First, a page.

We are a band of brothers (and sisters), accountable to each other under the word of God and working to extend God’s kingdom to the ends of the earth. We are called to work in unity with God’s global and faithful Church and to help her be obedient to Jesus’ final command (Matthew 29:19).

The Novena is a once-every-4-year gathering. We will be missing quite a few other companions and supporters who cannot make it for one reason or another. Still, we expect this to be a significant moment in the history of NAMS as a missionary order in this Novena. (Note: ‘novena’ is simply the Latin word for the number 9, and we want the 9 days we spend together, including a day for travel, to be time well spent praying together, worshiping, sharing, encouraging and strategizing for the next season of our work).

During this Novena, we will also be having a special Commissioning service where NAMS Companions will commit under God to a common rule and a common work, globally dispersed.

Our acting Global Executive Officer (GEO) Revd. Manik Corea, will also officially be commissioned into the role of leading the day-to-day running of our work under our overall leader and Servant General, Canon Revd. Dr. Jon Shuler.

The general outline of the event will look like this:

Wednesday 19th April evening Arrive in Bangkok for dinner at SCC Guest House
Thursday 20th April

All- day

NAMS Open Day @ Church of Christ in Thailand (CCT) Building: including worship and testimonies.
Friday 21st April Evening – Service of Commissioning of NAMS Global Executive and all new Companions (Khlong Toey Church, Bangkok).
Saturday 22nd April – Sunday 23rd April NAMS Companions/Spousal Companions/Bishop Advocates Retreat at Fransciscan Foundation of Thailand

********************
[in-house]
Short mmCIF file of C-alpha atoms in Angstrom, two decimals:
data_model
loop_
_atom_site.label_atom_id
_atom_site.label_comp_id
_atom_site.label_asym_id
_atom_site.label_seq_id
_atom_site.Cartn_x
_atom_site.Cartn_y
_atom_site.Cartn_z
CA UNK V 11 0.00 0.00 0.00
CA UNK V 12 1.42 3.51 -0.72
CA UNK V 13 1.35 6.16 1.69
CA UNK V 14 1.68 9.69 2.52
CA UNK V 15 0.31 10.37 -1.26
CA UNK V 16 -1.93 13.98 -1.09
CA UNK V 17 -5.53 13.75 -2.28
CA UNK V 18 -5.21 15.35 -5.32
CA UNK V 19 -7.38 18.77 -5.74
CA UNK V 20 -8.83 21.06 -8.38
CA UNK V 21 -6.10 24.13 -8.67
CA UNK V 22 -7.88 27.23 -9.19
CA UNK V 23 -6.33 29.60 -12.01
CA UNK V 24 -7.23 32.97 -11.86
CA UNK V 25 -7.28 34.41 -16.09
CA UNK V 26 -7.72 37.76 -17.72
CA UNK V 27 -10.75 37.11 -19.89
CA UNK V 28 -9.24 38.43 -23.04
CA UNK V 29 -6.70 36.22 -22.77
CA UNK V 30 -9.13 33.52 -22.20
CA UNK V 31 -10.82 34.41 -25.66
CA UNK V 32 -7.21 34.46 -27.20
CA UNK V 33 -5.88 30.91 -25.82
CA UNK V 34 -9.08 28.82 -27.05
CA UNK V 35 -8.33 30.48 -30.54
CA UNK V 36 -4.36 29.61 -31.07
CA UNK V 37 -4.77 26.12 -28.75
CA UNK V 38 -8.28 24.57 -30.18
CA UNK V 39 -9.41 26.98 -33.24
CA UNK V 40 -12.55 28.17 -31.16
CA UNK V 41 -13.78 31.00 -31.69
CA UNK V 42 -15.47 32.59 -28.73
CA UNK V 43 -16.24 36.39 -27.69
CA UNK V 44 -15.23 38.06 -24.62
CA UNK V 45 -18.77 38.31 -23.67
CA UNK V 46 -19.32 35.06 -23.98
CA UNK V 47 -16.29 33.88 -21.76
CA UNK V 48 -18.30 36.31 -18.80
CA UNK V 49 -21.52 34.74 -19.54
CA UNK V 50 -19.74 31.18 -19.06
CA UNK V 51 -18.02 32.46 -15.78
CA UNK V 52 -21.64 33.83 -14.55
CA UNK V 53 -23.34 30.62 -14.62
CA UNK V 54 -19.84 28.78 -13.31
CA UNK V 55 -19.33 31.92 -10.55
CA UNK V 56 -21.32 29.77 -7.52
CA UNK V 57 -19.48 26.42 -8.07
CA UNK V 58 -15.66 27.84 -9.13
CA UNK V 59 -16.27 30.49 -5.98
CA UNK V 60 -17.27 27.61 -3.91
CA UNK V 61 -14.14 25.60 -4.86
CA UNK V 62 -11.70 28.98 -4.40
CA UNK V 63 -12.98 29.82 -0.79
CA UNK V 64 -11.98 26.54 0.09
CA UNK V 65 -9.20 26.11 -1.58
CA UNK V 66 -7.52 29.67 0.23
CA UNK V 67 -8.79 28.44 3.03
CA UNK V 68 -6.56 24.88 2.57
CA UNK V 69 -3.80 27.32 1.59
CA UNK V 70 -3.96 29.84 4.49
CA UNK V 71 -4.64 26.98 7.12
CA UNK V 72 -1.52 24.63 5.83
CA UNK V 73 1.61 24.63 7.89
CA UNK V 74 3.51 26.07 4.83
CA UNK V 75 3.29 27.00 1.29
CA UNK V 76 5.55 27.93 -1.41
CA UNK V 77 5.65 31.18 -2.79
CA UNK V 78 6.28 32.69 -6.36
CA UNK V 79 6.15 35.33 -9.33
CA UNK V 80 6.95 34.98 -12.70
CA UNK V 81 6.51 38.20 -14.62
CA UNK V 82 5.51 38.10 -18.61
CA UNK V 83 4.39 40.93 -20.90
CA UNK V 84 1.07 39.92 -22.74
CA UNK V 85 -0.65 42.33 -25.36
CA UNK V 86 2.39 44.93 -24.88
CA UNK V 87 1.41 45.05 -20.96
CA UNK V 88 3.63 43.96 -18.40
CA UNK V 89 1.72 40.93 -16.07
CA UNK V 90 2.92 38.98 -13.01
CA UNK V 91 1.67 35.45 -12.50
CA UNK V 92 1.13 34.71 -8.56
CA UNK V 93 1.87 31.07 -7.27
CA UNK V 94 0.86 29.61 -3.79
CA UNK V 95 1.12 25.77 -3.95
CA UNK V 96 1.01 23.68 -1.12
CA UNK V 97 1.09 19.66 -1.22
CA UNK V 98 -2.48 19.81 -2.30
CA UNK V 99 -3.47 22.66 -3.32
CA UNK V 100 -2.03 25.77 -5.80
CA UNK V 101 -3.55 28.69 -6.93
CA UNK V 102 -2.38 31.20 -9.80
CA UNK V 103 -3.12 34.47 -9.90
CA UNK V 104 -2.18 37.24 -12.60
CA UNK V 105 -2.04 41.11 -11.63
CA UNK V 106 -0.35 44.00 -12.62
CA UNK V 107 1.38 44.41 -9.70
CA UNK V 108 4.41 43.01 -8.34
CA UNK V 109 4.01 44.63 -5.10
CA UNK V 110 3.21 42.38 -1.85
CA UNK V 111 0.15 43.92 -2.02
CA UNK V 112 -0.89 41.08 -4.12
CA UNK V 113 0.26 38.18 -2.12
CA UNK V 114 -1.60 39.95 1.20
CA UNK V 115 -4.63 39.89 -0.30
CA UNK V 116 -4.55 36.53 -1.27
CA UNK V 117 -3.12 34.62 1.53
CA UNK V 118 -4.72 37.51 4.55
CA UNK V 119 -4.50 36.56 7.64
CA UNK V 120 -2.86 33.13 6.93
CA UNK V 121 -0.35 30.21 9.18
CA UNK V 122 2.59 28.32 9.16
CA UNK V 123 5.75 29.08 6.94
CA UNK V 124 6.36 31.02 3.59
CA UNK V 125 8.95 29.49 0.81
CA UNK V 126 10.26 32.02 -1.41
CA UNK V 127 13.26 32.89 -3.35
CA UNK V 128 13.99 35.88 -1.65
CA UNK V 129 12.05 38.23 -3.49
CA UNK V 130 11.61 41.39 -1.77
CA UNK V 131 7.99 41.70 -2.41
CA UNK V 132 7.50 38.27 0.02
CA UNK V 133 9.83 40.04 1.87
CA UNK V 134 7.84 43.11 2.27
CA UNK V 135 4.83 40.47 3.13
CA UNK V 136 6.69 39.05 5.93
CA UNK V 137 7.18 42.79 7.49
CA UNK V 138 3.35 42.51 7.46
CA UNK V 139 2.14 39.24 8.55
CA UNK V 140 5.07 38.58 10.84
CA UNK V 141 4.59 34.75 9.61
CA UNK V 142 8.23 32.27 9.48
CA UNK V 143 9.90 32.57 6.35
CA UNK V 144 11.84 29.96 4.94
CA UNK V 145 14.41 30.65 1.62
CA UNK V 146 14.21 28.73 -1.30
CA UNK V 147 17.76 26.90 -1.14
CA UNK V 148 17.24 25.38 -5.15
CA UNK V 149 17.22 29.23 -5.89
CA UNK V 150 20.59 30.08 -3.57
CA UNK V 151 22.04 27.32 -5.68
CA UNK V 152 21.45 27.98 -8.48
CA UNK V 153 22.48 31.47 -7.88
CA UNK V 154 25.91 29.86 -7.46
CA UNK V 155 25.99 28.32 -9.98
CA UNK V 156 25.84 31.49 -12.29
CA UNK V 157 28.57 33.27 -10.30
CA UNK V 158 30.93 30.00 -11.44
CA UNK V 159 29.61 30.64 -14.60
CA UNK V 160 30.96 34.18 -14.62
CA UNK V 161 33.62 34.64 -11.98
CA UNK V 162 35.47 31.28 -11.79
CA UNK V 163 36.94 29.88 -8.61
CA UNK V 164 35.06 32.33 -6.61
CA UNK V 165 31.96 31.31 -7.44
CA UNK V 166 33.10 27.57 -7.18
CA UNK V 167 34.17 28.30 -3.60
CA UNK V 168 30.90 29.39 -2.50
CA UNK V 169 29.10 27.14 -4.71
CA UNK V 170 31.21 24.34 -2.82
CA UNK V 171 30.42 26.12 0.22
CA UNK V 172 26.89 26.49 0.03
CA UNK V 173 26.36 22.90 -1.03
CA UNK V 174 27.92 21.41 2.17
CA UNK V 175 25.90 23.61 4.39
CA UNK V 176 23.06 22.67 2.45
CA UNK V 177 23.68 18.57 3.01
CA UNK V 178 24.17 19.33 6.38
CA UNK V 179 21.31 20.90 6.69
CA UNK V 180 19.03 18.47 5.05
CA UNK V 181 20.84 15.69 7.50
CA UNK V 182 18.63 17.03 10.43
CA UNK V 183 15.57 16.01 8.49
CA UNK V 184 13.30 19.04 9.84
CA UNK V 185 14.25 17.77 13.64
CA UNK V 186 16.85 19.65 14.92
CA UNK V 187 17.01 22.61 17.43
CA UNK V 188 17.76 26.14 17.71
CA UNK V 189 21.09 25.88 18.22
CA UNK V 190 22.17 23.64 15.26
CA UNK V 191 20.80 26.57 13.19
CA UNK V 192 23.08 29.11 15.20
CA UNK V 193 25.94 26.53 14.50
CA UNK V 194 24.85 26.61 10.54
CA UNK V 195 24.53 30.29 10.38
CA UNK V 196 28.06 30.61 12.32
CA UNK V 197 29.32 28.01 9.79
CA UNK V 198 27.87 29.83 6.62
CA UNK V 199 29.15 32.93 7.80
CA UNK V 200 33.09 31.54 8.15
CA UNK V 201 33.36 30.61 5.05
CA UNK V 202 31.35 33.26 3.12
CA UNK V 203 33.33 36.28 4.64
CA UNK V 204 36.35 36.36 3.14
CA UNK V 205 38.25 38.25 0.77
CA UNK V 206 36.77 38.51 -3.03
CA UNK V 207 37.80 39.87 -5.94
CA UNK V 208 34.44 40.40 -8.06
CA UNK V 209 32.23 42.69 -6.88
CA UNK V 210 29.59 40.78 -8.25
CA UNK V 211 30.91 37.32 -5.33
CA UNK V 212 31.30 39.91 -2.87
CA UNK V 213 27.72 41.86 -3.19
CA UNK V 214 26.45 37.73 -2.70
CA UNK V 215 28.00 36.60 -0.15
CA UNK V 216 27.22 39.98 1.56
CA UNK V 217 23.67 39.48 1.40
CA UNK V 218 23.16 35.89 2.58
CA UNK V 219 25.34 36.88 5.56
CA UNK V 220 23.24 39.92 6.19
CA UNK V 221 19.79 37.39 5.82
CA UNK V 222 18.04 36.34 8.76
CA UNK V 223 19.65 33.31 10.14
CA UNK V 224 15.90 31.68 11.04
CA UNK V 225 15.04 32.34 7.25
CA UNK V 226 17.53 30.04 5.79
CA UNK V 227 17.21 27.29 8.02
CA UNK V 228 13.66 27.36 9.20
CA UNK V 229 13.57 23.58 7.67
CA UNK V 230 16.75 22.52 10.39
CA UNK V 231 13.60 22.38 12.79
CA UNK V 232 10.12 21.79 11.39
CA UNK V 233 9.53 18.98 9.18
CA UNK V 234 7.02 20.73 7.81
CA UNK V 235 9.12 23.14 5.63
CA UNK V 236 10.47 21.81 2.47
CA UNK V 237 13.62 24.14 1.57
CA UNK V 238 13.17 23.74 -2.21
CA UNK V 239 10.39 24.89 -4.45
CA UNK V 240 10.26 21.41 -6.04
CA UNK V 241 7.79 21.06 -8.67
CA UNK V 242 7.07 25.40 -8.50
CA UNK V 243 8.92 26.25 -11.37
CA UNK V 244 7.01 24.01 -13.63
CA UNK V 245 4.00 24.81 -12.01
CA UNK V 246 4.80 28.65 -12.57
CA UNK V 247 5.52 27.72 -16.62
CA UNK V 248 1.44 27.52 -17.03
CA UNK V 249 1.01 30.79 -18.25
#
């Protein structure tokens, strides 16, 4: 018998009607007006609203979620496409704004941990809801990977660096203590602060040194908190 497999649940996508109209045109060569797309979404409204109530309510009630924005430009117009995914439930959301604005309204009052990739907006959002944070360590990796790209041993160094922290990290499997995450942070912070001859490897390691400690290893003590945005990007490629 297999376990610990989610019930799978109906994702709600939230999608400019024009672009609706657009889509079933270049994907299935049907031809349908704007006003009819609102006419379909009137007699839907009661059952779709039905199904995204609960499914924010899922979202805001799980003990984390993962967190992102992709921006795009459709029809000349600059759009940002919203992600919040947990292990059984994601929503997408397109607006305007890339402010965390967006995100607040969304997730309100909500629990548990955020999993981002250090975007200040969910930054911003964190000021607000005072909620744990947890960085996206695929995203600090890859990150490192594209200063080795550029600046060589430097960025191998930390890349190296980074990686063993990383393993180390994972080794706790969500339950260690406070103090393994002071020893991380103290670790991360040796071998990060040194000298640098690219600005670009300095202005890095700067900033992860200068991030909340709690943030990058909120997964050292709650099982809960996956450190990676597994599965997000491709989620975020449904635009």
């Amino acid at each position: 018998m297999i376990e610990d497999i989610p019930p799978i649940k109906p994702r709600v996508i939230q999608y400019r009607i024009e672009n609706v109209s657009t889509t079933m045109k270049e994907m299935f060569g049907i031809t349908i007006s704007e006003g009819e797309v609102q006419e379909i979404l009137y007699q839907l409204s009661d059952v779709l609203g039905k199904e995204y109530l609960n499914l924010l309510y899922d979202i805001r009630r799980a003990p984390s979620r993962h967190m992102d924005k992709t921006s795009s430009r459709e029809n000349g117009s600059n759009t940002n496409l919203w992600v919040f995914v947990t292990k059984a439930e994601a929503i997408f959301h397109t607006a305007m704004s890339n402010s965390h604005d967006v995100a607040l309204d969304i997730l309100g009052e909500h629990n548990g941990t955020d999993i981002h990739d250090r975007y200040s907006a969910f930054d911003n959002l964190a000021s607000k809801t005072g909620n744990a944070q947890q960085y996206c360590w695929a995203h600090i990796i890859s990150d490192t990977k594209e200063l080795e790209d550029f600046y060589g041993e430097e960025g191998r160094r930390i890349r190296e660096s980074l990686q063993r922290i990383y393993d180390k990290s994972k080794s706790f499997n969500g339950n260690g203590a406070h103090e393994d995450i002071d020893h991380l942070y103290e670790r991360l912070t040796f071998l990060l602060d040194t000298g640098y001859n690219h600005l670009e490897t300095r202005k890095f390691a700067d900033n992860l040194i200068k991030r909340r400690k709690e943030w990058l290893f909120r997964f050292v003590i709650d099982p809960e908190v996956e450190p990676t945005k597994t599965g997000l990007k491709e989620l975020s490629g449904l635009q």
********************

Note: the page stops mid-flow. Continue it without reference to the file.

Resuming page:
Monday 24th April After breakfast, morning departure from retreat to onward journeys.

NAMS Global Executive Team NAMS Servant General. NAMS Board meets in the evening.

Wednesday 26th April Remaining executive team and companions depart Bangkok

We so covet your prayers for us during this time. If you would like to be an intercessor for us during the Novena, please will you send an e-mail to our NAMS Global Prayer Co-ordinator Mary at:

Thank you for your continued support.


NAMS Novena 2017

Last Thoughts: If I was starting over again.

I became deeply aware of the call to become a disciple-making man years after I was converted. That “second call” occurred on February 1st, 1988, and I have been trying to learn to walk in this disciple-making path since that day. When I first surrendered my life to the Lord Jesus in 1968 it was with the intention of never turning back, but there was so much I did not know. What do I wish that someone could have helped me to understand?

First and foremost, I wish that someone would have helped me understand the difference between participating in the ecclesia of God and in the organized Church. By that I mean the difference between sharing my life with those who imply they are the Lord’s by their participation in the institutional forms of church life, and those in whom the Spirit of Jesus is truly living and reigning. All the joy of my walk has come from my fellowship with the latter group of men and women. The ecclesia of God is not invisible.

The second thing I wish is that someone would have helped me focus day by day on the truth that is revealed in the Holy Scriptures alone. Somehow, largely unconsciously, I became convinced that I had to read other books, study other peoples’ ideas about the scriptures, and implement someone else’s idea about how to live the life of Christ Jesus. It is embarrassing to admit how many years I tried to follow Jesus without giving his written word priority in my daily life. Even more, how far from an intimate walk with him I was in those days—even after I began to read the Holy Scriptures day by day. I was focused on reading them, not meeting the Lord Jesus as I read. A true discipling friend would have spotted that. It is possible to be very religious and not a disciple of Jesus.